Americans Losing Touch With Nature

by Al Cross

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Will baby boomers “constitute the last generation of Americans to share an intimate, familial attachment to the land and water,” as suggested by Richard Louv in his book Last Child in the Woods? Nicholas Kristof of The New York Times ponders that question after a hike with his daughter, cut short by lack of money to maintain the Timberline Trail around Mount Hood in Oregon.

“Only 2 percent of American households now live on farms, compared with 40 percent in 1900,” Kristof writes. “Suburban childhood that once meant catching snakes in fields now means sanitized video play dates scheduled a week in advance. One study of three generations of 9-year-olds found that by 1990 the radius from the house in which they were allowed to roam freely was only one-ninth as great as it had been in 1970. A British study found that children could more easily identify Japanese cartoon characters like Pikachu, Metapod and Wigglytuff than they could native animals and plants, like otter, oak and beetle.”

Louv argues that this “nature deficit disorder” is partly responsible for depression, obesity and attention deficit disorder in young people. Kristof isn’t sure about that, but does worry that “The American environmental movement has focused so much on preserving nature that it has neglected to do enough to preserve a constituency for nature. It’s important not only to save forests, but also to promote camping, hiking, bouldering and white-water rafting so that people care about saving those forests.” He notes that visits to national parks have been declining for more than a decade.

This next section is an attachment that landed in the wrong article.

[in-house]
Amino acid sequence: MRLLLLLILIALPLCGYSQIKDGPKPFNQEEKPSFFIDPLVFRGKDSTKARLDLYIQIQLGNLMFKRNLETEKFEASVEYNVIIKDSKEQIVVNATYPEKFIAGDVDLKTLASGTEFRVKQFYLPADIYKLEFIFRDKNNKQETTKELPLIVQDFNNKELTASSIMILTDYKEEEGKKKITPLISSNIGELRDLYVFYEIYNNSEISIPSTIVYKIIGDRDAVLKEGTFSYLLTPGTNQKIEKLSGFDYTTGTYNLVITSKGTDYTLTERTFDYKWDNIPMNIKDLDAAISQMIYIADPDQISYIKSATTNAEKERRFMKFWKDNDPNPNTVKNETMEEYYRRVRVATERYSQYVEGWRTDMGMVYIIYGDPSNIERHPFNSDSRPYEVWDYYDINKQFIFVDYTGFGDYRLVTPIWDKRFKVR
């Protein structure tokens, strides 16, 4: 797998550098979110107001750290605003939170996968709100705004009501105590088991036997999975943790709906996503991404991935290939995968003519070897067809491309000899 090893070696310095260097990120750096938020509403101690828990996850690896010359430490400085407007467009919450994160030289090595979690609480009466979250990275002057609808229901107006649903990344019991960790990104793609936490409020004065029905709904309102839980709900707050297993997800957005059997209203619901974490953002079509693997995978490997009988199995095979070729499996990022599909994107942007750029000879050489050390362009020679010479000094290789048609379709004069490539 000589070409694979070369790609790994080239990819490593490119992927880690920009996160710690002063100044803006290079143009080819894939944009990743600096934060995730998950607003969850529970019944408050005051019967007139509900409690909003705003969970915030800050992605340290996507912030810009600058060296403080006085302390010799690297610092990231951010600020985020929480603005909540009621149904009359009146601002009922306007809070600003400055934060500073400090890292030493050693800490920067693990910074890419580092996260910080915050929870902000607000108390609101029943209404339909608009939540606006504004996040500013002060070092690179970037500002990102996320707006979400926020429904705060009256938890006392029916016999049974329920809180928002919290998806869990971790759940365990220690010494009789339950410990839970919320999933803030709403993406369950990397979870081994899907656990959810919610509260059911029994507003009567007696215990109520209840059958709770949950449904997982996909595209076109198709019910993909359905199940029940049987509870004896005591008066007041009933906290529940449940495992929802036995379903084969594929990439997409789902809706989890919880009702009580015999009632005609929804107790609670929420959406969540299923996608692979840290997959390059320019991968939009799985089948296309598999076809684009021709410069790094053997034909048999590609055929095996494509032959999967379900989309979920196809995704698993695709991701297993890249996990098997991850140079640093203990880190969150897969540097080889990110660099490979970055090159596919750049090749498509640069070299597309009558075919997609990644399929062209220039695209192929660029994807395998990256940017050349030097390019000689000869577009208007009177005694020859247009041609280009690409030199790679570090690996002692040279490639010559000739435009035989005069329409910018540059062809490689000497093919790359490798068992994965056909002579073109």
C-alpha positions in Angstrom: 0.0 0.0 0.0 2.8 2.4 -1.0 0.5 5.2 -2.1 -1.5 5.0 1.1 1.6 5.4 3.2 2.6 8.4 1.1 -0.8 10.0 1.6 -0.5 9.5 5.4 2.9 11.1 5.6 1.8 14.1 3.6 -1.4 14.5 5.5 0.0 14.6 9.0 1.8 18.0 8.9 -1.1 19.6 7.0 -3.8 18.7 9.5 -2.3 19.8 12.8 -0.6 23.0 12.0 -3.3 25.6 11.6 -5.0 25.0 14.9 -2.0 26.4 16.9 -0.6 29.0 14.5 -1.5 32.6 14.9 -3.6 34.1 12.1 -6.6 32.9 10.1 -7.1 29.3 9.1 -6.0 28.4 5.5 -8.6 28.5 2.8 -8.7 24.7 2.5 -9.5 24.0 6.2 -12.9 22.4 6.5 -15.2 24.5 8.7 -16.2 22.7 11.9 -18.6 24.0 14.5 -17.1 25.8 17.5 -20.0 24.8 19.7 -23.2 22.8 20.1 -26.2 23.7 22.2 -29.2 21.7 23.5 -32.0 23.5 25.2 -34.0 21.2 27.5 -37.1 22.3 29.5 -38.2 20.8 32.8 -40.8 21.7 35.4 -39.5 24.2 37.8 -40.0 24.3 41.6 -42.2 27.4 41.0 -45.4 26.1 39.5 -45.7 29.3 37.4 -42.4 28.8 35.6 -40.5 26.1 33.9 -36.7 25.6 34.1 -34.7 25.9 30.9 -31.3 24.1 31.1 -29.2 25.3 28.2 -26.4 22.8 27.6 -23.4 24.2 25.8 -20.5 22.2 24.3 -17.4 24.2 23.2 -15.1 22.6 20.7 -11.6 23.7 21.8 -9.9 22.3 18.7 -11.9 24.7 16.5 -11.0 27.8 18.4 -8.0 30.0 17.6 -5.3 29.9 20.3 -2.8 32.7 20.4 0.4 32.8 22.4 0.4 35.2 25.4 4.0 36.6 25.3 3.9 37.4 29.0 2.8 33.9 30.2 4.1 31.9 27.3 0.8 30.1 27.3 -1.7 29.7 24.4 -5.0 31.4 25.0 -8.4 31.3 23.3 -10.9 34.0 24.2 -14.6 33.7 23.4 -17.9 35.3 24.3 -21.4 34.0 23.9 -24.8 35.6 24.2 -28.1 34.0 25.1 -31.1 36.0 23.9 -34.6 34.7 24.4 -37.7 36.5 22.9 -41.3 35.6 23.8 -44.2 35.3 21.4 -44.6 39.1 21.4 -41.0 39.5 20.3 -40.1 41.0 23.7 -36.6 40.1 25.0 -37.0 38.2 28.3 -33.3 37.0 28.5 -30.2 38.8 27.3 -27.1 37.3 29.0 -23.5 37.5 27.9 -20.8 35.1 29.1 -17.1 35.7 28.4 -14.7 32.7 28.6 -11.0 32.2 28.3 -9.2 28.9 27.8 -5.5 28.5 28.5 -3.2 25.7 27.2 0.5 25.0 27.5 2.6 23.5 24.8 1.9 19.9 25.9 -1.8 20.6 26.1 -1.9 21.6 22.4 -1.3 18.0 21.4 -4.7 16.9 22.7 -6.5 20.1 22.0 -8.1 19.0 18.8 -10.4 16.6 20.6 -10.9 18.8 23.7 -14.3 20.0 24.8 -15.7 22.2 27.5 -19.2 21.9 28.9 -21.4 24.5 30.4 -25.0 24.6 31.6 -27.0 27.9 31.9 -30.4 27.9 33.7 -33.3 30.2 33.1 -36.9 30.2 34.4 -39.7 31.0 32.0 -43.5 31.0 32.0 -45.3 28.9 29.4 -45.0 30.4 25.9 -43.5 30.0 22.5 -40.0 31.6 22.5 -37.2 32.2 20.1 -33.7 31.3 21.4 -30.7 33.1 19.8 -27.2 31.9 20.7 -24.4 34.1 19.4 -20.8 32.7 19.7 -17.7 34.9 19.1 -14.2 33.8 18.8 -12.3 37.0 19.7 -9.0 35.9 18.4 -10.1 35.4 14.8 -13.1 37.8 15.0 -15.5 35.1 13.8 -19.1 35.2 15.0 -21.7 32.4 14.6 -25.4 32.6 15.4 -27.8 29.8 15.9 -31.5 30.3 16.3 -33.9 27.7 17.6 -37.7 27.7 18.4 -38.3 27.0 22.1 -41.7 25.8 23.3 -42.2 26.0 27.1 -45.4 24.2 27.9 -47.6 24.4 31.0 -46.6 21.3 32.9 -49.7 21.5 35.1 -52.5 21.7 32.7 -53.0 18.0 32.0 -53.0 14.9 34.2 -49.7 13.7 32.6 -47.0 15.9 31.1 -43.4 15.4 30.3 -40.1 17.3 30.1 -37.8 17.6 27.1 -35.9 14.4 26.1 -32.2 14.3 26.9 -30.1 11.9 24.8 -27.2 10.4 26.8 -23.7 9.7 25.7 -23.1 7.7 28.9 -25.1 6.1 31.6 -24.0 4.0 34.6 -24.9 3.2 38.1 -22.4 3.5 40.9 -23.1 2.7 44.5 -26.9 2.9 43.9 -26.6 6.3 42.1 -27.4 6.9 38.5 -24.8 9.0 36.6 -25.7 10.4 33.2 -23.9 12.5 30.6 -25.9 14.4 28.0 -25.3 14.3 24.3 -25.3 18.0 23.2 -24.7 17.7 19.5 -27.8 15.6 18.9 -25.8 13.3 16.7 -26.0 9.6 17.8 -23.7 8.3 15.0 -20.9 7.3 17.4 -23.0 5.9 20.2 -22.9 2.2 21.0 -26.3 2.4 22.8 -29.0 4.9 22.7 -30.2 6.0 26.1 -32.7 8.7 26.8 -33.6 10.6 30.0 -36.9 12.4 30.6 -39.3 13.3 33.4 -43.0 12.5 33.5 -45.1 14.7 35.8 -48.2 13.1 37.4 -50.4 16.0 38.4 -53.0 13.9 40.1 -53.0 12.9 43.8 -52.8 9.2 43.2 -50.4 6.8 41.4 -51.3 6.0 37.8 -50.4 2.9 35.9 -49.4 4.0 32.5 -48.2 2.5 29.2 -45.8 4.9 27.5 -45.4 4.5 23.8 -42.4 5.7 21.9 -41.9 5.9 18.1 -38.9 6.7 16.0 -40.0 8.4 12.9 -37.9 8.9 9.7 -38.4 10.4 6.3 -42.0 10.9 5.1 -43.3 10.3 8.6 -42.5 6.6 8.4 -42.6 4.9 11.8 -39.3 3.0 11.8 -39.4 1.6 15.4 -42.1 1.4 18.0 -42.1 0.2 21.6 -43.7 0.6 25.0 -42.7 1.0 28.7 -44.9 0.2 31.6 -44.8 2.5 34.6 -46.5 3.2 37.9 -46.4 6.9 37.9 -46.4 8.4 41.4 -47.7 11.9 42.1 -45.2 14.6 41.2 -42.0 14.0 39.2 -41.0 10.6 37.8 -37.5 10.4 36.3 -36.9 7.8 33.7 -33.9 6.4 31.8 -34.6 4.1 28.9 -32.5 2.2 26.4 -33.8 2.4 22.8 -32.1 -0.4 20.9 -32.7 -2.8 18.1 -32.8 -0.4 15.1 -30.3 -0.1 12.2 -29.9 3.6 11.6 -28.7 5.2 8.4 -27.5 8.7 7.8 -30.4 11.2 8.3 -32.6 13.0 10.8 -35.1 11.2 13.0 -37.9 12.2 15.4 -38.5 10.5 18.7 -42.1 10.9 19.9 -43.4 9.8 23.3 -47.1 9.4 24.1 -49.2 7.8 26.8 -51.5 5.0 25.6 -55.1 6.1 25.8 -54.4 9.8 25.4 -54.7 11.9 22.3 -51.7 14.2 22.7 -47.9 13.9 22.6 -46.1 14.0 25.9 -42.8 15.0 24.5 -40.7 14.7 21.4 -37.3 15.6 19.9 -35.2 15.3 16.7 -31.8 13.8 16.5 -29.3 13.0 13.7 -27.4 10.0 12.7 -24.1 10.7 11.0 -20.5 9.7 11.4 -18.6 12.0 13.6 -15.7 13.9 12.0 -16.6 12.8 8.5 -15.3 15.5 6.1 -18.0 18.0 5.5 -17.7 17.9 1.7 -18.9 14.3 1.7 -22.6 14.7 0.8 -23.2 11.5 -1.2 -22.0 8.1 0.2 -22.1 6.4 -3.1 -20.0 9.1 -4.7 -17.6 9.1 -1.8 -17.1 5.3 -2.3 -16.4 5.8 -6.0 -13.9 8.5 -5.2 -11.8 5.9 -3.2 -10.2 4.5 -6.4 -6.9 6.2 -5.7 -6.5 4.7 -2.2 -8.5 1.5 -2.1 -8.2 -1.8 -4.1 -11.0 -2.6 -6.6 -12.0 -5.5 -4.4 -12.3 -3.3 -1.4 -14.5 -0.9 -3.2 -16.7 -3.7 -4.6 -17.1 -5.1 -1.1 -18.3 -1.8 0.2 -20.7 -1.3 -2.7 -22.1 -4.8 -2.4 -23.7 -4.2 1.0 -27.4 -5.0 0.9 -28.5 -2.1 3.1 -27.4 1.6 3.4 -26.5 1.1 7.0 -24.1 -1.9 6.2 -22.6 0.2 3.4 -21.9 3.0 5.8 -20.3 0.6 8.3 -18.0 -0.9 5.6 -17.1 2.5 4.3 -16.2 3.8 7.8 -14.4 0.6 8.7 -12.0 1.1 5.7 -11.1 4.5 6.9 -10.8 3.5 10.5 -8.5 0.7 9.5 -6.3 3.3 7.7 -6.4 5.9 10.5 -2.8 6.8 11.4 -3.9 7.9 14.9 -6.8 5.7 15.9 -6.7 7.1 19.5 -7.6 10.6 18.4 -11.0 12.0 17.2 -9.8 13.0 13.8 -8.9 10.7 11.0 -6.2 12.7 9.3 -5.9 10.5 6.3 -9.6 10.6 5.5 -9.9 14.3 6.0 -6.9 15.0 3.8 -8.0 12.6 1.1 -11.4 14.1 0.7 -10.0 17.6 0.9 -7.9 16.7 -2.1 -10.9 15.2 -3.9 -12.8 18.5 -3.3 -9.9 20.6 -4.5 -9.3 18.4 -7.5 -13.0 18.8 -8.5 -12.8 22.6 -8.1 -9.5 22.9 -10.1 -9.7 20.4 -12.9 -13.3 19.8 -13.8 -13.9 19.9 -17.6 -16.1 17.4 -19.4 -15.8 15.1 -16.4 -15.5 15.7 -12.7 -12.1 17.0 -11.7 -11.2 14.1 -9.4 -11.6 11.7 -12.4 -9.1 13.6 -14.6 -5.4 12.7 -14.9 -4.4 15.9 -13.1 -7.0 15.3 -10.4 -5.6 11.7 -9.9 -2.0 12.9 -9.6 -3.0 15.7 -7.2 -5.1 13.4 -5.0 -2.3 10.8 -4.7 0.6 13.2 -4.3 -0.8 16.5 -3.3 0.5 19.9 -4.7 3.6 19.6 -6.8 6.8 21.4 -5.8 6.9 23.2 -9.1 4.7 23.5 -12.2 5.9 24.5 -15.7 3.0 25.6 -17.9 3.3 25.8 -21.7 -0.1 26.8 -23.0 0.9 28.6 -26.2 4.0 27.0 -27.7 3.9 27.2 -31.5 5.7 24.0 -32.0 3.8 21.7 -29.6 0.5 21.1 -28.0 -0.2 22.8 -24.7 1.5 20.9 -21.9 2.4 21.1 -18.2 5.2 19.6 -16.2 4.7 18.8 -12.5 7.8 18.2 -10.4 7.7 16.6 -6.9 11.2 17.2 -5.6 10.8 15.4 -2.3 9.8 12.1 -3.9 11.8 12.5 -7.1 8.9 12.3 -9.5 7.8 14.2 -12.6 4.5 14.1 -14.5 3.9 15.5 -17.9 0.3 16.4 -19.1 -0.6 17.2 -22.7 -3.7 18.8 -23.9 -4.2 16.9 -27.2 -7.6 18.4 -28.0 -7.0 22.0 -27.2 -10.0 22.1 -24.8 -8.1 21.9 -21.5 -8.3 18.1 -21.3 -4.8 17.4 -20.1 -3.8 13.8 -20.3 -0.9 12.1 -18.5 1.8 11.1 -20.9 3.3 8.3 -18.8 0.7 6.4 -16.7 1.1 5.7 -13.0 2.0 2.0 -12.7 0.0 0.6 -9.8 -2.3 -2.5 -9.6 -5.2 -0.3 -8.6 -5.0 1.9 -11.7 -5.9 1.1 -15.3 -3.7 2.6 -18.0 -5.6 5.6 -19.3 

Maybe next month’s Ken Burns PBS series on the parks will help boost the parks. But more visitation will increase the need for maintenance, much of which has been deferred. And the private sector has a role to play, too. Rural Americans can help their citified cousins get back in touch with the natural world through agri-tourism, for example.

Reprinted with permission from The Rural Blog.  Al Cross, former Courier-Journal political writer, is director of the Institute for Rural Journalism and Community Issues and The Rural Blog

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3 Responses to “Americans Losing Touch With Nature”

  1. [...] Read more: The Back Forty » Americans Losing Touch With Nature [...]

  2. There may be some truth to the idea that people are less interested in exploring nature and outdoor sports seem less in vogue.  Fly fishing was very popular just a few years ago and shopping in stores like Cabela’s and Orvis is more about the clothing and the home goods than the sporting goods. Oh, the fishing line is available by mail order or online order but just walk in and what you’ll get is some pretty pricey wardrobe choices.

    Not that I don’t like shopping but I can do that kind of shopping at the mall.

  3. If you want to get back to nature, parents & kids should join the Boy Scouts & Girl Scouts.  TV, video games and iPods have hurt their membership, too . . .

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